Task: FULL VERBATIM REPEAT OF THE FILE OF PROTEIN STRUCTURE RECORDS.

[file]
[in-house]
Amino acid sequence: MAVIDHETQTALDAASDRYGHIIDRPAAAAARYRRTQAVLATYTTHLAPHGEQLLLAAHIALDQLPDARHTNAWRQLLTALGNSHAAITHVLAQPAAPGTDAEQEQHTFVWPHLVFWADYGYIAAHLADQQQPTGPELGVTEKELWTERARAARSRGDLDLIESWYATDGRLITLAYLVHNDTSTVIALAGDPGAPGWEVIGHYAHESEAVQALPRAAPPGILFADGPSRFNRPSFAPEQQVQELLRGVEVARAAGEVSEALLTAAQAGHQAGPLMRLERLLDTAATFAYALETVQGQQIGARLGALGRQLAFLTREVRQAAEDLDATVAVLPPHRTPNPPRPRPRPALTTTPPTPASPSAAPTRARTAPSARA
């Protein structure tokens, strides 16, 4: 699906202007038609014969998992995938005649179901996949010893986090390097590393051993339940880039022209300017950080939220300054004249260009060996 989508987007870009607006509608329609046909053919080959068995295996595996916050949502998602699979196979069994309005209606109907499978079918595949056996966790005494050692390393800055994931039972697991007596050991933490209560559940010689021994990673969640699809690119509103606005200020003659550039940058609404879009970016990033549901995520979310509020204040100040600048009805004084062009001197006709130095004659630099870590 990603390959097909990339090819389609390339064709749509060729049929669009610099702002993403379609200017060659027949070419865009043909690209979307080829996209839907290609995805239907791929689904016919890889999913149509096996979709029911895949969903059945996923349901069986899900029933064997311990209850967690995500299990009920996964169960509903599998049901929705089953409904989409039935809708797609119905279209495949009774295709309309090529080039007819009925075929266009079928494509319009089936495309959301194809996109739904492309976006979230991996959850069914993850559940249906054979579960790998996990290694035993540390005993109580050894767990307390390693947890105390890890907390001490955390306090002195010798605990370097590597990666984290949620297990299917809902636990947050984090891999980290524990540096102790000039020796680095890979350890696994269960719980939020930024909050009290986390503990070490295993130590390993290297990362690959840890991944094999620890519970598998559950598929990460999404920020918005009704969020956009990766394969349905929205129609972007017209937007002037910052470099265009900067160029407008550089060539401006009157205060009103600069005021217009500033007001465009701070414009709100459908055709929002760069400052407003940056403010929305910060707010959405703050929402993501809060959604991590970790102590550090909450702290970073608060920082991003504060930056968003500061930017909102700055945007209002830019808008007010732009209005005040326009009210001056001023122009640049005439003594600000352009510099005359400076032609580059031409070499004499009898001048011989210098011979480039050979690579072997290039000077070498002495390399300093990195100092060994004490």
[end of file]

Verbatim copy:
[in-house]
Amino acid sequence: MAVIDHETQTALDAASDRYGHIIDRPAAAAARYRRTQAVLATYTTHLAPHGEQLLLAAHIALDQLPDARHTNAWRQLLTALGNSHAAITHVLAQPAAPGTDAEQEQHTFVWPHLVFWADYGYIAAHLADQQQPTGPELGVTEKELWTERARAARSRGDLDLIESWYATDGRLITLAYLVHNDTSTVIALAGDPGAPGWEVIGHYAHESEAVQALPRAAPPGILFADGPSRFNRPSFAPEQQVQELLRGVEVARAAGEVSEALLTAAQAGHQAGPLMRLERLLDTAATFAYALETVQGQQIGARLGALGRQLAFLTREVRQAAEDLDATVAVLPPHRTPNPPRPRPRPALTTTPPTPASPSAAPTRARTAPSARA
């Protein structure tokens, strides 16, 4: 699906202007038609014969998992995938005649179901996949010893986090390097590393051993339940880039022209300017950080939220300054004249260009060996 989508987007870009607006509608329609046909053919080959068995295996595996916050949502998602699979196979069994309005209606109907499978079918595949056996966790005494050692390393800055994931039972697991007596050991933490209560559940010689021994990673969640699809690119509103606005200020003659550039940058609404879009970016990033549901995520979310509020204040100040600048009805004084062009001197006709130095004659630099870590 990603390959097909990339090819389609390339064709749509060729049929669009610099702002993403379609200017060659027949070419865009043909690209979307080829996209839907290609995805239907791929689904016919890889999913149509096996979709029911895949969903059945996923349901069986899900029933064997311990209850967690995500299990009920996964169960509903599998049901929705089953409904989409039935809708797609119905279209495949009774295709309309090529080039007819009925075929266009079928494509319009089936495309959301194809996109739904492309976006979230991996959850069914993850559940249906054979579960790998996990290694035993540390005993109580050894767990307390390693947890105390890890907390001490955390306090002195010798605990370097590597990666984290949620297990299917809902636990947050984090891999980290524990540096102790000039020796680095890979350890696994269960719980939020930024909050009290986390503990070490295993130590390993290297990362690959840890991944094999620890519970598998559950598929990460999404920020918005009704969020956009990766394969349905929205129609972007017209937007002037910052470099265009900067160029407008550089060539401006009157205060009103600069005021217009500033007001465009701070414009709100459908055709929002760069400052407003940056403010929305910060707010959405703050929402993501809060959604991590970790102590550090909450702290970073608060920082991003504060930056968003500061930017909102700055945007209002830019808008007010732009209005005040326009009210001056001023122009640049005439003594600000352009510099005359400076032609580059031409070499004499009898001048011989210098011979480039050979690579072997290039000077070498002495390399300093990195100092060994004490």